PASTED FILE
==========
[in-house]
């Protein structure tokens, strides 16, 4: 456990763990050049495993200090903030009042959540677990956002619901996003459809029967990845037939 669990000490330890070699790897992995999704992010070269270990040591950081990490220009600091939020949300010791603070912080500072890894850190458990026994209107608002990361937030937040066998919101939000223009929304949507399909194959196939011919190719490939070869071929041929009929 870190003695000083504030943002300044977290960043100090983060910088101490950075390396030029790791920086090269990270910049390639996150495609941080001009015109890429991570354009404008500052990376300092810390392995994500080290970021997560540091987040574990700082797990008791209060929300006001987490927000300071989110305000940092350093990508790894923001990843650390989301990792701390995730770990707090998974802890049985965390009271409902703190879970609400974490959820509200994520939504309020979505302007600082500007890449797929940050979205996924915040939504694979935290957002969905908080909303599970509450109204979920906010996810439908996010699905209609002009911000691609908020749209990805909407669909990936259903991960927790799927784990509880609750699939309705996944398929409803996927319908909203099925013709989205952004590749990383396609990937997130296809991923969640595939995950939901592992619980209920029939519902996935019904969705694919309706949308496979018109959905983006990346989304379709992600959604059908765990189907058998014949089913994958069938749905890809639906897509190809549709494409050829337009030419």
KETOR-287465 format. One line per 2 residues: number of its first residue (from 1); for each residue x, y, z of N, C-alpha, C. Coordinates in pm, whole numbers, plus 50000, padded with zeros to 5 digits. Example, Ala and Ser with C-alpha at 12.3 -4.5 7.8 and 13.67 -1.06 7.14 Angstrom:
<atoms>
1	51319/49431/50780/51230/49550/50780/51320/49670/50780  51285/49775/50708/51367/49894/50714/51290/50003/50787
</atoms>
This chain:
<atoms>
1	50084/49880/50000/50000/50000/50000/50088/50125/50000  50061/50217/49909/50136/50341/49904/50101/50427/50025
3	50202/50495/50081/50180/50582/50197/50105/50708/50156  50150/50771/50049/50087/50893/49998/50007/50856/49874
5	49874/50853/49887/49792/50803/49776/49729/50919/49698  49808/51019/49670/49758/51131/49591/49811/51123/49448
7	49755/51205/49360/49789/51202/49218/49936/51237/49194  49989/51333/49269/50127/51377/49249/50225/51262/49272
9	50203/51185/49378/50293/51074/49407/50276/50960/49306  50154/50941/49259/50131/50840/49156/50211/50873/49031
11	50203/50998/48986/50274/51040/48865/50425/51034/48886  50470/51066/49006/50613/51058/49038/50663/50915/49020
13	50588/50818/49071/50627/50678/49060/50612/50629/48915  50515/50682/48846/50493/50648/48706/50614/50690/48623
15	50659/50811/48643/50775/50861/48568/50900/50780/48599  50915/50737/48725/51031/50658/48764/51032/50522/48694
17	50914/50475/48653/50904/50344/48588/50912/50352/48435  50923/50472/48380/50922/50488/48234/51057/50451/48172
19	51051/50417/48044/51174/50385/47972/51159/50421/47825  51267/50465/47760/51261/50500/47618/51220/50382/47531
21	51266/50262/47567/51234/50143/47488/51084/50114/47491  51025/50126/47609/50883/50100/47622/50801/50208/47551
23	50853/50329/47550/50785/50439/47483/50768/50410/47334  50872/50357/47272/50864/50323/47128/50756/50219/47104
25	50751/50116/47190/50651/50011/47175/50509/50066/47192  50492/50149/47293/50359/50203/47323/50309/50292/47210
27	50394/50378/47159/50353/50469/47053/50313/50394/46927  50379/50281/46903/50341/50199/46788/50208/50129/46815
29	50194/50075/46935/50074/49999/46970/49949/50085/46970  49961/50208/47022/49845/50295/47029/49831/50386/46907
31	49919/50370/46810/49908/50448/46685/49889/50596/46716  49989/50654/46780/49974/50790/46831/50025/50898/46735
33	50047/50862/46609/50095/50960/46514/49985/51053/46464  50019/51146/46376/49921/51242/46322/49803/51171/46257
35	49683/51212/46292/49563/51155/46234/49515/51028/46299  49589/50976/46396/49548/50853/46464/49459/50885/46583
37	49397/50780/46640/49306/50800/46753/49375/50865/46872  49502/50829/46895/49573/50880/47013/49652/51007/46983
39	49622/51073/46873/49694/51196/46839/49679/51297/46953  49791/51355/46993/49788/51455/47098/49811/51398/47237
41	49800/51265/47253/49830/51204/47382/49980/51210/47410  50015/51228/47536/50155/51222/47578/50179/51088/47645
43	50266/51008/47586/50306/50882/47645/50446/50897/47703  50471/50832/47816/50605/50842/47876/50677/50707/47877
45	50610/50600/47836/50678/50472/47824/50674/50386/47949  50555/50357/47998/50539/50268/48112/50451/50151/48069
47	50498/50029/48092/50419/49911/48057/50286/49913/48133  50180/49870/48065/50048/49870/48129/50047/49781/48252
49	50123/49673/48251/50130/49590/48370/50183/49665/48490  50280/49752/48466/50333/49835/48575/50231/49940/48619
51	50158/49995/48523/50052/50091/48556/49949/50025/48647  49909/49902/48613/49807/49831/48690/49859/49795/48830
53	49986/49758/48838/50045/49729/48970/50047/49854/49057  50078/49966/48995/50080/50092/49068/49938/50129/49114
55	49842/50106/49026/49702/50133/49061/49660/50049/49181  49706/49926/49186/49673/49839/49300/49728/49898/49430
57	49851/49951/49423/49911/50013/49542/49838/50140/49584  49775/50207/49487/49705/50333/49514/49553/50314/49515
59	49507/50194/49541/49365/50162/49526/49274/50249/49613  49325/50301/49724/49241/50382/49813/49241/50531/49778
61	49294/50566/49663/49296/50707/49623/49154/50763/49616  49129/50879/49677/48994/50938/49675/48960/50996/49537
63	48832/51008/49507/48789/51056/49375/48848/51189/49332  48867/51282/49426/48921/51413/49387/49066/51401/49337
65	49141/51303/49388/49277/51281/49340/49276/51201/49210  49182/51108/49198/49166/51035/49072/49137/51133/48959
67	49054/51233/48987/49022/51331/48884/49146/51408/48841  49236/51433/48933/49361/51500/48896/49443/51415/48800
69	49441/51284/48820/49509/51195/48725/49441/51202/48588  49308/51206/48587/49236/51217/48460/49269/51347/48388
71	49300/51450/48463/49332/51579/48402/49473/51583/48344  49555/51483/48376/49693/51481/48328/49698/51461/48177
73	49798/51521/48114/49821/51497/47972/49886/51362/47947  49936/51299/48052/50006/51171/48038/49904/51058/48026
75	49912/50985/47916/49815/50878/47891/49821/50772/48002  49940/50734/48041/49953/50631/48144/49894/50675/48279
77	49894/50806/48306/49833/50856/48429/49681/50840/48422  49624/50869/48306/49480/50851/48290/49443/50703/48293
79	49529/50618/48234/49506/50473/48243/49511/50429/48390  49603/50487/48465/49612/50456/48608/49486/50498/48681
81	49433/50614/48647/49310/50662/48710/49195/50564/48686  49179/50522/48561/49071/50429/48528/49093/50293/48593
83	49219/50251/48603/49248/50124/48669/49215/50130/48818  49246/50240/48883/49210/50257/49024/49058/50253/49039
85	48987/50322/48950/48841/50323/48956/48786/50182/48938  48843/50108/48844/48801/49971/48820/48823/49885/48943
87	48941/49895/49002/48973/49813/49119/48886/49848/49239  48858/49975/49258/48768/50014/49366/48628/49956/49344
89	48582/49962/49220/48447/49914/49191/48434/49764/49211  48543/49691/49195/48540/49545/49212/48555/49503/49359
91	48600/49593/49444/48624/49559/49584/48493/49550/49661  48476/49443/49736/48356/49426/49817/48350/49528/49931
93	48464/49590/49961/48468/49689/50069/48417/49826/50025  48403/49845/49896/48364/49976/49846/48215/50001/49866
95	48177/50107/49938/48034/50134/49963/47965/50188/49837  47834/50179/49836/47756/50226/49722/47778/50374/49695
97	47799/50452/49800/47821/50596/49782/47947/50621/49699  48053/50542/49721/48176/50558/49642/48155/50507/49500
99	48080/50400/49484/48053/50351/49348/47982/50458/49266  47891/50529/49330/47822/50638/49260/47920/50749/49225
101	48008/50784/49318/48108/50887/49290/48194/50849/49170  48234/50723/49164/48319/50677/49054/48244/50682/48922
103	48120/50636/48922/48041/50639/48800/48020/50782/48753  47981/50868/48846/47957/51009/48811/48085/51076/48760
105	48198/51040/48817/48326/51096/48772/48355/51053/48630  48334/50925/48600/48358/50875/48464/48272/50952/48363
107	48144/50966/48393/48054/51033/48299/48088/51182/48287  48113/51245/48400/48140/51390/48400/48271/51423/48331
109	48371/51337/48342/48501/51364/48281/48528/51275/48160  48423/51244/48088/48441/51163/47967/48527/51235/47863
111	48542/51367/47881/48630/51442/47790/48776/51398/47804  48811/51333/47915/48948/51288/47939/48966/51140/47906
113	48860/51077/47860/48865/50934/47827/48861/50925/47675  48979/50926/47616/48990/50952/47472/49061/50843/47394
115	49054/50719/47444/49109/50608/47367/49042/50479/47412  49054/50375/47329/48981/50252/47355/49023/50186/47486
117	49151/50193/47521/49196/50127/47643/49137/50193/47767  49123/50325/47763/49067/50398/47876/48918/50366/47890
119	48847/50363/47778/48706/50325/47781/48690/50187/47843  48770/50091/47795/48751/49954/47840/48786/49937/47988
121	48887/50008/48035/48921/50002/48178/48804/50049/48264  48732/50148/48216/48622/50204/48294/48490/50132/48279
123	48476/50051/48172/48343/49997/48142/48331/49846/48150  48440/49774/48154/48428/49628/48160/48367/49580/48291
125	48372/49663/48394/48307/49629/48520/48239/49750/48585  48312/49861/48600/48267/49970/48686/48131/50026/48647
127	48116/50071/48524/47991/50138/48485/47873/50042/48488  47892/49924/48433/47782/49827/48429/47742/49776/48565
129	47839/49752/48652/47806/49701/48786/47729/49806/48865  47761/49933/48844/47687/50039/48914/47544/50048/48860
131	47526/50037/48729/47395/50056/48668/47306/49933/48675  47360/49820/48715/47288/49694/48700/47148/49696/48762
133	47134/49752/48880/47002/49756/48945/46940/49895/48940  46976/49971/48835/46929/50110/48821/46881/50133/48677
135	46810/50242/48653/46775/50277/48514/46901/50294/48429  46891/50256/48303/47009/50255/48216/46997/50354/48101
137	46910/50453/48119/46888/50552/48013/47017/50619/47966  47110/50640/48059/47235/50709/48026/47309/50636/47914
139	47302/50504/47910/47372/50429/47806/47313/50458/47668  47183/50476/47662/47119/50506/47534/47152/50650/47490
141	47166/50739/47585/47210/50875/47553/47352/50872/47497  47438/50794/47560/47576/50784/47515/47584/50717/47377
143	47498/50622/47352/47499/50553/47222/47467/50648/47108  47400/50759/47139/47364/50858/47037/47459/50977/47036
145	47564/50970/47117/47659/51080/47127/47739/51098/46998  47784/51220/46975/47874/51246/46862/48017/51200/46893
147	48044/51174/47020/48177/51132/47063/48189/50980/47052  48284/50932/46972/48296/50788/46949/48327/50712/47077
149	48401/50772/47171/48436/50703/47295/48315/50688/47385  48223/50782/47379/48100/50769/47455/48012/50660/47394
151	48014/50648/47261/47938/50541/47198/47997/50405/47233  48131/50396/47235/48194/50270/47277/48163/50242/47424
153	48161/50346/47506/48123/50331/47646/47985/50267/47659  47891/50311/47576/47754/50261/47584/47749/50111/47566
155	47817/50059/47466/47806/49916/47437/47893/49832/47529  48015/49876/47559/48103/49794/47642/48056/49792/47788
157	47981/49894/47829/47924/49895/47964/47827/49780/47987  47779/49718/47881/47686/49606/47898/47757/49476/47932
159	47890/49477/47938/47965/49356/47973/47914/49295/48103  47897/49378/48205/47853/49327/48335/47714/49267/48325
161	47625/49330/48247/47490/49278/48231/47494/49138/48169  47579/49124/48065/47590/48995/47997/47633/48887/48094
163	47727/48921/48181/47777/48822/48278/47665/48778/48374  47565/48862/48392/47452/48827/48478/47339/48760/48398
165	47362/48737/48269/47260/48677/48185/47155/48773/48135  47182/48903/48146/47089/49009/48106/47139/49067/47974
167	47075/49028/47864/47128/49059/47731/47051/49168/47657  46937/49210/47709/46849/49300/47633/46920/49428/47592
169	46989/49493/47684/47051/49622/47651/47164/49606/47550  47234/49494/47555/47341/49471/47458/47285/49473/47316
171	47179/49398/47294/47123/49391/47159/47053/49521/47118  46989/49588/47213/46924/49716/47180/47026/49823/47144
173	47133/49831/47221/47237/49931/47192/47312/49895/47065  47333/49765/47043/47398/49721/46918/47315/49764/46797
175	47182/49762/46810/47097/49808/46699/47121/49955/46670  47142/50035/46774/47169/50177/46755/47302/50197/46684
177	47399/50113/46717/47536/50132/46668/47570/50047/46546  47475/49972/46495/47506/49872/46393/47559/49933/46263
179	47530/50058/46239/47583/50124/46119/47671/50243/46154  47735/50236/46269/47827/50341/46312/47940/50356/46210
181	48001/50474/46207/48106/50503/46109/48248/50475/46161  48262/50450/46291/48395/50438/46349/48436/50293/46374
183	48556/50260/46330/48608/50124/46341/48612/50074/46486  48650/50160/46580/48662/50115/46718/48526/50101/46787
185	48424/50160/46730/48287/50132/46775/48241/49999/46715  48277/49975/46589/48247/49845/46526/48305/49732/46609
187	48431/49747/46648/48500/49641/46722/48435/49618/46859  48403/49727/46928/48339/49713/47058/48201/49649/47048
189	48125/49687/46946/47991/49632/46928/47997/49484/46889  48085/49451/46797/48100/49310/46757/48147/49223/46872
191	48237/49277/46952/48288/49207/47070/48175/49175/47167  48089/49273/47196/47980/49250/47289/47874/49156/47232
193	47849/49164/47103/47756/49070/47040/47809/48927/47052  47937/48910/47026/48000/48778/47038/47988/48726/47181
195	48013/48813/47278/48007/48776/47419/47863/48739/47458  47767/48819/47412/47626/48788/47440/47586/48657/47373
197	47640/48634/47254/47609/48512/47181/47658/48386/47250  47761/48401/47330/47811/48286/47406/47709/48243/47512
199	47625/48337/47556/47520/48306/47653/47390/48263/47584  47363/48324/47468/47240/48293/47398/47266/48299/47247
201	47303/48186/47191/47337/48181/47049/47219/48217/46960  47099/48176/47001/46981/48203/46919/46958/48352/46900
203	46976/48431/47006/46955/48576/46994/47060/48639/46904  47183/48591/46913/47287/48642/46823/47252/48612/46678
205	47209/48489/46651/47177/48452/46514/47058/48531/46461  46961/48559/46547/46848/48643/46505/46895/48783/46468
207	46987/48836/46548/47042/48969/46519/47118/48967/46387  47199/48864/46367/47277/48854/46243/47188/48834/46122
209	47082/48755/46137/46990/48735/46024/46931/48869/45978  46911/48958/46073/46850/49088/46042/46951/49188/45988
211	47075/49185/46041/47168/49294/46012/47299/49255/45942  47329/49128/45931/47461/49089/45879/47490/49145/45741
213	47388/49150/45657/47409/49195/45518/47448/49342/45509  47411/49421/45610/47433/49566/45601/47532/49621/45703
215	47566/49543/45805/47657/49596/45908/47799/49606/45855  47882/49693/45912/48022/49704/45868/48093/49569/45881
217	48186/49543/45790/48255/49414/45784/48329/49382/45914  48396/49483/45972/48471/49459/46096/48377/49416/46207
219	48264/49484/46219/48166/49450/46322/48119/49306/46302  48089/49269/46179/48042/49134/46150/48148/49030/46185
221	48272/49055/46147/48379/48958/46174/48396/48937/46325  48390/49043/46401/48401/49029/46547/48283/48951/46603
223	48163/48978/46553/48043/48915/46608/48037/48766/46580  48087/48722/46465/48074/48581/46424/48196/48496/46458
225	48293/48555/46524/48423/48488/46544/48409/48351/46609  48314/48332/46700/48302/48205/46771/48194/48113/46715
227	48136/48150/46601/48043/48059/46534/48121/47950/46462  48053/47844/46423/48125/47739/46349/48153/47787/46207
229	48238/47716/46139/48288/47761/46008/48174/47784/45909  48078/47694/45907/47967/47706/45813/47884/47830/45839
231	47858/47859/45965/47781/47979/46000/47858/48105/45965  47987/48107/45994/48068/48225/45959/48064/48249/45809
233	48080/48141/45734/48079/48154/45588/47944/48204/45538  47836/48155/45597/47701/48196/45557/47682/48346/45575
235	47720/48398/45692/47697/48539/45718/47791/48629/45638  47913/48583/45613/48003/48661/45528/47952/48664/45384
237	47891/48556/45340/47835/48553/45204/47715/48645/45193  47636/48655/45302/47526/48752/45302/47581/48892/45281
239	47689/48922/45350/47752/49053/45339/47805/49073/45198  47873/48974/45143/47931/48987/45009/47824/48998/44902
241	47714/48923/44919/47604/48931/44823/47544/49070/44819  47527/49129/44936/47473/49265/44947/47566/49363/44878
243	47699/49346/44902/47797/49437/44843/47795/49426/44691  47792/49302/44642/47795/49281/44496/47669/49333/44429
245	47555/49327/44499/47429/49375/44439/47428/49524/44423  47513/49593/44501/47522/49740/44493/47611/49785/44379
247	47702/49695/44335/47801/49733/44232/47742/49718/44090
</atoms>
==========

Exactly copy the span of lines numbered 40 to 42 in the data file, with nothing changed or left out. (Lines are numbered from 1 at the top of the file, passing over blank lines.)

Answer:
63	48832/51008/49507/48789/51056/49375/48848/51189/49332  48867/51282/49426/48921/51413/49387/49066/51401/49337
65	49141/51303/49388/49277/51281/49340/49276/51201/49210  49182/51108/49198/49166/51035/49072/49137/51133/48959
67	49054/51233/48987/49022/51331/48884/49146/51408/48841  49236/51433/48933/49361/51500/48896/49443/51415/48800